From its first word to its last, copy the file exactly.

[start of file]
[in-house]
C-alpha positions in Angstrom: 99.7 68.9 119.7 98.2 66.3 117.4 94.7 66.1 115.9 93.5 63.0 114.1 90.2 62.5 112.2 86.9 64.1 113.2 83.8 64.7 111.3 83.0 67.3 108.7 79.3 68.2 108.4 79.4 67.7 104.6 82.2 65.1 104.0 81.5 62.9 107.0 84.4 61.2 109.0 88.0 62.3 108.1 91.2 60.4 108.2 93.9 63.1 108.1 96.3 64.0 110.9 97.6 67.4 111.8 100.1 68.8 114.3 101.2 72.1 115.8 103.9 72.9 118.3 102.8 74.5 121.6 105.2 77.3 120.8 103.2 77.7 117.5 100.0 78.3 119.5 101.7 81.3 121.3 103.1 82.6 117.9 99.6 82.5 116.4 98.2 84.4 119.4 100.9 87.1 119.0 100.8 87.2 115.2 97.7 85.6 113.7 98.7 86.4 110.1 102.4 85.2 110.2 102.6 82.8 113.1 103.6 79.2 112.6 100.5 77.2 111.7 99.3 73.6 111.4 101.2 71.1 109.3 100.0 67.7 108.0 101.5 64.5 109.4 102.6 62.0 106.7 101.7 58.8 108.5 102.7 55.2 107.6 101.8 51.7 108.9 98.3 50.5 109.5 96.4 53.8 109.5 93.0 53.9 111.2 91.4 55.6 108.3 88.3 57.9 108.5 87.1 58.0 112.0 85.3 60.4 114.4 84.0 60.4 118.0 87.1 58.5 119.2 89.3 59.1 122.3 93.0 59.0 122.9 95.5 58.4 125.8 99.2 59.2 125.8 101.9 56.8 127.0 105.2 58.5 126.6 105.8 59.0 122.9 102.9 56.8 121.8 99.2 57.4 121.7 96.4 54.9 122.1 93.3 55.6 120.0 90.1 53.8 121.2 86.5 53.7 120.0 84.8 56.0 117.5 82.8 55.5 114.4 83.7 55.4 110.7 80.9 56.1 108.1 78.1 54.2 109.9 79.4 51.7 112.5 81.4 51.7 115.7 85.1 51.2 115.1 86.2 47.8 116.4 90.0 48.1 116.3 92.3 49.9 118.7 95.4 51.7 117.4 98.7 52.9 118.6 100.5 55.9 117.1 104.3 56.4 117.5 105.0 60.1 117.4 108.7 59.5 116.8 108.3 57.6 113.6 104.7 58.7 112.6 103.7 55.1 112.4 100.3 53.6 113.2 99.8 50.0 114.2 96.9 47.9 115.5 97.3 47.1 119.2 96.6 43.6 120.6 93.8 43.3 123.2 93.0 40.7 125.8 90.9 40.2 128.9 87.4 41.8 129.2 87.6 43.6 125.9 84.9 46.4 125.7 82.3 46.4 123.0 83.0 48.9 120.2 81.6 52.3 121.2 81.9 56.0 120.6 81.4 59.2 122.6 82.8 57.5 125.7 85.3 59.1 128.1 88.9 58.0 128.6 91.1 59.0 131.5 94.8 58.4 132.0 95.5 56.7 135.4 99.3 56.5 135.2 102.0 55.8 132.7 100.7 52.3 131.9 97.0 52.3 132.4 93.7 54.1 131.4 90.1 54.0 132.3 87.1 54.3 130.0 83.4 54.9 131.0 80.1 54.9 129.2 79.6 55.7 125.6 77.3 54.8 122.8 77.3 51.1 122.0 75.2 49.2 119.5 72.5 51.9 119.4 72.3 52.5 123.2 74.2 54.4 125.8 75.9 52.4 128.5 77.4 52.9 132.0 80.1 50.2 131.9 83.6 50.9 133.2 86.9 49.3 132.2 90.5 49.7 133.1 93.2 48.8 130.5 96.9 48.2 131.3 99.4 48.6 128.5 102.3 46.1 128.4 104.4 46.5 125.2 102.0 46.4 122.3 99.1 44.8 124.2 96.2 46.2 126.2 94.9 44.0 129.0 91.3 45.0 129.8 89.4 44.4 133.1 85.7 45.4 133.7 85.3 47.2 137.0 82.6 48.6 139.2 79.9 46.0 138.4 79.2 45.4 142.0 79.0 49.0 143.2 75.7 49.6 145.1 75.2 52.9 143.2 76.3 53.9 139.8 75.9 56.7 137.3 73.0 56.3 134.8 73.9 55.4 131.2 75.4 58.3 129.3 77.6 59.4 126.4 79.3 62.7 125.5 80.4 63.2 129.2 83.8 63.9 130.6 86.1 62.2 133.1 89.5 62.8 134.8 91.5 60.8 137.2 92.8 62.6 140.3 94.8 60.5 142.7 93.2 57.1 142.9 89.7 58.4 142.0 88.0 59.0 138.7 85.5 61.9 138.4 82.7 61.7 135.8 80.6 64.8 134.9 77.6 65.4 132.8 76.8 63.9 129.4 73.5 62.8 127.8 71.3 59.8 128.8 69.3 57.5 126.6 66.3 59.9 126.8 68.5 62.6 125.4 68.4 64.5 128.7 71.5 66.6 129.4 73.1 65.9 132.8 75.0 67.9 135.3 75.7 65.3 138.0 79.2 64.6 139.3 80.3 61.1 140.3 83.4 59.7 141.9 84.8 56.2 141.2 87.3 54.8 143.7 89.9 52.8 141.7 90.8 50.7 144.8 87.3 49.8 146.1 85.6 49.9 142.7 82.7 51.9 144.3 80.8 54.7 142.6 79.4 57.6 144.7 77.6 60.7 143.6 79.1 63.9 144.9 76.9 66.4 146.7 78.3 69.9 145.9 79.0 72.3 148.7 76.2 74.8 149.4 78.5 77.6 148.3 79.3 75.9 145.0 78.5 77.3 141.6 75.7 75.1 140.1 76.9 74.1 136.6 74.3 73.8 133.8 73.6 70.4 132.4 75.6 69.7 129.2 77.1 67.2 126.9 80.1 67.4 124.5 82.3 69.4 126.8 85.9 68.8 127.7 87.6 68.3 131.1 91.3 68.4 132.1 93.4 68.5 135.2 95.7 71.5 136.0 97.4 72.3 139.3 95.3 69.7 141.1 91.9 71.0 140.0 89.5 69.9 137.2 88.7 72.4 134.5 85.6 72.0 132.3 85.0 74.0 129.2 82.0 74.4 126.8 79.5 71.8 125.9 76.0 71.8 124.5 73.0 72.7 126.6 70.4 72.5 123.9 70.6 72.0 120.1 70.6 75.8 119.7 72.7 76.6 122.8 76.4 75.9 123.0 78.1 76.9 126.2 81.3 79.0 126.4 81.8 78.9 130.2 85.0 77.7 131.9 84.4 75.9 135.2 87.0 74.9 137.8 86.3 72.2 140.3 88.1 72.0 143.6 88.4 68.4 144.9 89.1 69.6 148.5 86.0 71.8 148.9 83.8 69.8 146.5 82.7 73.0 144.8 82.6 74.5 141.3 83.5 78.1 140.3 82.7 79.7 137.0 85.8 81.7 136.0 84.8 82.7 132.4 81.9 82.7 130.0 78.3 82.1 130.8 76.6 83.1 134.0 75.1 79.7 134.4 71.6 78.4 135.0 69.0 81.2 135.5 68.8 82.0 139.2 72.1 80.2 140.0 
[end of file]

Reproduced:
[in-house]
C-alpha positions in Angstrom: 99.7 68.9 119.7 98.2 66.3 117.4 94.7 66.1 115.9 93.5 63.0 114.1 90.2 62.5 112.2 86.9 64.1 113.2 83.8 64.7 111.3 83.0 67.3 108.7 79.3 68.2 108.4 79.4 67.7 104.6 82.2 65.1 104.0 81.5 62.9 107.0 84.4 61.2 109.0 88.0 62.3 108.1 91.2 60.4 108.2 93.9 63.1 108.1 96.3 64.0 110.9 97.6 67.4 111.8 100.1 68.8 114.3 101.2 72.1 115.8 103.9 72.9 118.3 102.8 74.5 121.6 105.2 77.3 120.8 103.2 77.7 117.5 100.0 78.3 119.5 101.7 81.3 121.3 103.1 82.6 117.9 99.6 82.5 116.4 98.2 84.4 119.4 100.9 87.1 119.0 100.8 87.2 115.2 97.7 85.6 113.7 98.7 86.4 110.1 102.4 85.2 110.2 102.6 82.8 113.1 103.6 79.2 112.6 100.5 77.2 111.7 99.3 73.6 111.4 101.2 71.1 109.3 100.0 67.7 108.0 101.5 64.5 109.4 102.6 62.0 106.7 101.7 58.8 108.5 102.7 55.2 107.6 101.8 51.7 108.9 98.3 50.5 109.5 96.4 53.8 109.5 93.0 53.9 111.2 91.4 55.6 108.3 88.3 57.9 108.5 87.1 58.0 112.0 85.3 60.4 114.4 84.0 60.4 118.0 87.1 58.5 119.2 89.3 59.1 122.3 93.0 59.0 122.9 95.5 58.4 125.8 99.2 59.2 125.8 101.9 56.8 127.0 105.2 58.5 126.6 105.8 59.0 122.9 102.9 56.8 121.8 99.2 57.4 121.7 96.4 54.9 122.1 93.3 55.6 120.0 90.1 53.8 121.2 86.5 53.7 120.0 84.8 56.0 117.5 82.8 55.5 114.4 83.7 55.4 110.7 80.9 56.1 108.1 78.1 54.2 109.9 79.4 51.7 112.5 81.4 51.7 115.7 85.1 51.2 115.1 86.2 47.8 116.4 90.0 48.1 116.3 92.3 49.9 118.7 95.4 51.7 117.4 98.7 52.9 118.6 100.5 55.9 117.1 104.3 56.4 117.5 105.0 60.1 117.4 108.7 59.5 116.8 108.3 57.6 113.6 104.7 58.7 112.6 103.7 55.1 112.4 100.3 53.6 113.2 99.8 50.0 114.2 96.9 47.9 115.5 97.3 47.1 119.2 96.6 43.6 120.6 93.8 43.3 123.2 93.0 40.7 125.8 90.9 40.2 128.9 87.4 41.8 129.2 87.6 43.6 125.9 84.9 46.4 125.7 82.3 46.4 123.0 83.0 48.9 120.2 81.6 52.3 121.2 81.9 56.0 120.6 81.4 59.2 122.6 82.8 57.5 125.7 85.3 59.1 128.1 88.9 58.0 128.6 91.1 59.0 131.5 94.8 58.4 132.0 95.5 56.7 135.4 99.3 56.5 135.2 102.0 55.8 132.7 100.7 52.3 131.9 97.0 52.3 132.4 93.7 54.1 131.4 90.1 54.0 132.3 87.1 54.3 130.0 83.4 54.9 131.0 80.1 54.9 129.2 79.6 55.7 125.6 77.3 54.8 122.8 77.3 51.1 122.0 75.2 49.2 119.5 72.5 51.9 119.4 72.3 52.5 123.2 74.2 54.4 125.8 75.9 52.4 128.5 77.4 52.9 132.0 80.1 50.2 131.9 83.6 50.9 133.2 86.9 49.3 132.2 90.5 49.7 133.1 93.2 48.8 130.5 96.9 48.2 131.3 99.4 48.6 128.5 102.3 46.1 128.4 104.4 46.5 125.2 102.0 46.4 122.3 99.1 44.8 124.2 96.2 46.2 126.2 94.9 44.0 129.0 91.3 45.0 129.8 89.4 44.4 133.1 85.7 45.4 133.7 85.3 47.2 137.0 82.6 48.6 139.2 79.9 46.0 138.4 79.2 45.4 142.0 79.0 49.0 143.2 75.7 49.6 145.1 75.2 52.9 143.2 76.3 53.9 139.8 75.9 56.7 137.3 73.0 56.3 134.8 73.9 55.4 131.2 75.4 58.3 129.3 77.6 59.4 126.4 79.3 62.7 125.5 80.4 63.2 129.2 83.8 63.9 130.6 86.1 62.2 133.1 89.5 62.8 134.8 91.5 60.8 137.2 92.8 62.6 140.3 94.8 60.5 142.7 93.2 57.1 142.9 89.7 58.4 142.0 88.0 59.0 138.7 85.5 61.9 138.4 82.7 61.7 135.8 80.6 64.8 134.9 77.6 65.4 132.8 76.8 63.9 129.4 73.5 62.8 127.8 71.3 59.8 128.8 69.3 57.5 126.6 66.3 59.9 126.8 68.5 62.6 125.4 68.4 64.5 128.7 71.5 66.6 129.4 73.1 65.9 132.8 75.0 67.9 135.3 75.7 65.3 138.0 79.2 64.6 139.3 80.3 61.1 140.3 83.4 59.7 141.9 84.8 56.2 141.2 87.3 54.8 143.7 89.9 52.8 141.7 90.8 50.7 144.8 87.3 49.8 146.1 85.6 49.9 142.7 82.7 51.9 144.3 80.8 54.7 142.6 79.4 57.6 144.7 77.6 60.7 143.6 79.1 63.9 144.9 76.9 66.4 146.7 78.3 69.9 145.9 79.0 72.3 148.7 76.2 74.8 149.4 78.5 77.6 148.3 79.3 75.9 145.0 78.5 77.3 141.6 75.7 75.1 140.1 76.9 74.1 136.6 74.3 73.8 133.8 73.6 70.4 132.4 75.6 69.7 129.2 77.1 67.2 126.9 80.1 67.4 124.5 82.3 69.4 126.8 85.9 68.8 127.7 87.6 68.3 131.1 91.3 68.4 132.1 93.4 68.5 135.2 95.7 71.5 136.0 97.4 72.3 139.3 95.3 69.7 141.1 91.9 71.0 140.0 89.5 69.9 137.2 88.7 72.4 134.5 85.6 72.0 132.3 85.0 74.0 129.2 82.0 74.4 126.8 79.5 71.8 125.9 76.0 71.8 124.5 73.0 72.7 126.6 70.4 72.5 123.9 70.6 72.0 120.1 70.6 75.8 119.7 72.7 76.6 122.8 76.4 75.9 123.0 78.1 76.9 126.2 81.3 79.0 126.4 81.8 78.9 130.2 85.0 77.7 131.9 84.4 75.9 135.2 87.0 74.9 137.8 86.3 72.2 140.3 88.1 72.0 143.6 88.4 68.4 144.9 89.1 69.6 148.5 86.0 71.8 148.9 83.8 69.8 146.5 82.7 73.0 144.8 82.6 74.5 141.3 83.5 78.1 140.3 82.7 79.7 137.0 85.8 81.7 136.0 84.8 82.7 132.4 81.9 82.7 130.0 78.3 82.1 130.8 76.6 83.1 134.0 75.1 79.7 134.4 71.6 78.4 135.0 69.0 81.2 135.5 68.8 82.0 139.2 72.1 80.2 140.0 